SUGARMILL’S NOAH FRENCH: “WHEN YOU’RE DINING IN A RESTAURANT THAT’S BUSY, PLEASE BE PATIENT”

 

SUGARMILL’S NOAH FRENCH: “WHEN YOU’RE DINING IN A RESTAURANT THAT’S BUSY, PLEASE BE PATIENT”

Sugarmill's Noah French: "When you're dining in a restaurant that's busy, please be patient"

Lori Midson

Noah French

Sugarmill

2461 Larimer Street

303-297-3540

sugarmilldesserts.com

This is part two of my interview with Noah French, pastry chef and co-owner of Sugarmill; part one of our conversation ran yesterday.

Most underrated Denver restaurant:

TAG|RAW BAR. It gets tons of awards and accolades, but somehow people still look at me blankly when I talk about it. I love the cool, urban underground location, and chef Shaun Motoda’s lunch rice bowls with sashimi are the absolute best.

See also: Sugarmill’s Noah French: “Desserts are going to become much more than an afterthought in 2014

Who’s the most underrated chef in Denver?

Kelly McGeehan, my assistant pastry chef, is an incredible talent and makes the most insane, inventive custom cakes. She designed and made an incredible birthday cake — a three-tiered red-velvet cake with cream-cheese icing and red and black fondant — for basketball star LeBron James just a few weeks ago.

What specific requests would you ask of Denver diners?

When you’re dining in a restaurant that’s busy, please be patient. The kitchen knows you’re there, but unfortunately, the whole dining room can’t all get their food at the same time. A restaurant at 7:30 is packed, and yet people still expect boom, boom, boom. We don’t want to compromise quality in order to get the food to your table super-fast.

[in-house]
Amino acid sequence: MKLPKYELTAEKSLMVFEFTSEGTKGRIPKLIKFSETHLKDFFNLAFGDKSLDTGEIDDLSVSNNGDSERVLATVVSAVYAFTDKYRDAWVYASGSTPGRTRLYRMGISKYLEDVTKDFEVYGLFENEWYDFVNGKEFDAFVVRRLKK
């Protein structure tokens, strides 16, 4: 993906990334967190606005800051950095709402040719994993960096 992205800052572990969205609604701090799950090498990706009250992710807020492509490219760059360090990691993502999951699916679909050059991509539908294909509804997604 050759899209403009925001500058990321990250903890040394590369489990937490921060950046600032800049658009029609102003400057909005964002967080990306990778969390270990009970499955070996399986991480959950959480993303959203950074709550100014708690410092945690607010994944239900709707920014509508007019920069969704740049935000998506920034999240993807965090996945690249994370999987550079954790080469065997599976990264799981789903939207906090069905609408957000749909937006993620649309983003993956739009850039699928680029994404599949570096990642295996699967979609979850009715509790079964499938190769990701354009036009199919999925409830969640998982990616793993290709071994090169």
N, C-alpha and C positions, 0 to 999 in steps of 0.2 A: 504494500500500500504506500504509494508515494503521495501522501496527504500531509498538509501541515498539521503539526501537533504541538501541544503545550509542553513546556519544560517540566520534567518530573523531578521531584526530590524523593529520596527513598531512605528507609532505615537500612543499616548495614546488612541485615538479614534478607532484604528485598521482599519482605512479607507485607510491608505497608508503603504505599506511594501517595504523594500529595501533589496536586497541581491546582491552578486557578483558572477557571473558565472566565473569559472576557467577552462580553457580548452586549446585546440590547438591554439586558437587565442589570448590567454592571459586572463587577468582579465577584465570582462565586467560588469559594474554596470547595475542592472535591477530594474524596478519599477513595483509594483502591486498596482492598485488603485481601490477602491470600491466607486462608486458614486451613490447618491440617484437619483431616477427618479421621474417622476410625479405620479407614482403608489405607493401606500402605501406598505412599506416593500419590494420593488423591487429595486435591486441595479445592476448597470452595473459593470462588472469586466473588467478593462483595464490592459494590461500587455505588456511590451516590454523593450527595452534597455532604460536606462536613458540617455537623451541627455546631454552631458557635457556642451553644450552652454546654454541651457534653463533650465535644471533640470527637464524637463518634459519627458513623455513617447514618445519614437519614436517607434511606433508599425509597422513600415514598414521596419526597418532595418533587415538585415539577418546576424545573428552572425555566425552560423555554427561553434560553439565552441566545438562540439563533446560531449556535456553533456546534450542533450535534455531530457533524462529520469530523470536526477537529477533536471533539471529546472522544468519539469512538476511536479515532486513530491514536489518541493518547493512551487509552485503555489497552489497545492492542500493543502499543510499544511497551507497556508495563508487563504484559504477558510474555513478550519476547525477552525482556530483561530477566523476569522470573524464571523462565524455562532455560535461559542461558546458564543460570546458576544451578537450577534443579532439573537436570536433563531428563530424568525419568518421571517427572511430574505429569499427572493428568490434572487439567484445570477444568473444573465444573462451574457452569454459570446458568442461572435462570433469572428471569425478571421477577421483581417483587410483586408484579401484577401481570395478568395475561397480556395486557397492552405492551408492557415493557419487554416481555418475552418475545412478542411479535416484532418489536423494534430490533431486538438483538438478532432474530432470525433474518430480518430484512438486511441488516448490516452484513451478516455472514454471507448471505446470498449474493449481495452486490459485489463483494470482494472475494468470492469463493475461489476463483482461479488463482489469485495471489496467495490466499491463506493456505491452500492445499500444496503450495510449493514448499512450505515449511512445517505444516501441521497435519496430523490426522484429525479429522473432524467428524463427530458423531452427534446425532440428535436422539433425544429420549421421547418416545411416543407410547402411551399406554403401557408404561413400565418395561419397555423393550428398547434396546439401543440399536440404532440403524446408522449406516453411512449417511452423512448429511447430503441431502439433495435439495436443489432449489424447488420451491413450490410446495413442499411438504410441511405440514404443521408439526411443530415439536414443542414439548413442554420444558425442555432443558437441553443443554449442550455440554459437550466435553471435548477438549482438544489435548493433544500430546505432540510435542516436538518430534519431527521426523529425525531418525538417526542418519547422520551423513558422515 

What are your expectations of a restaurant critic?

I appreciate fairness and understanding. I know most critics dine at a restaurant two or three times before reviewing it, which I think is important. I also believe anonymity is critical, because anonymity parallels the true experience that an average diner will have at the restaurant. Critics should be treated the same way that any other guest is treated in order to ascertain what the overall experience is really like.

Would you ever send a dish back if you were dining in a friend’s restaurant?

No, I wouldn’t send it back. I’d let him or her know on the side, privately, as a common

courtesy if there was something terribly wrong.

Weirdest thing you’ve ever put in your mouth:

Rattlesnake. It was a little weird, but it actually tasted really good.

What’s always lurking in your refrigerator?

A bottle of 2003 Dom Pérignon. I’m waiting for just the right time and just the right girl before I pop the cork.

What should every home cook have in the pantry?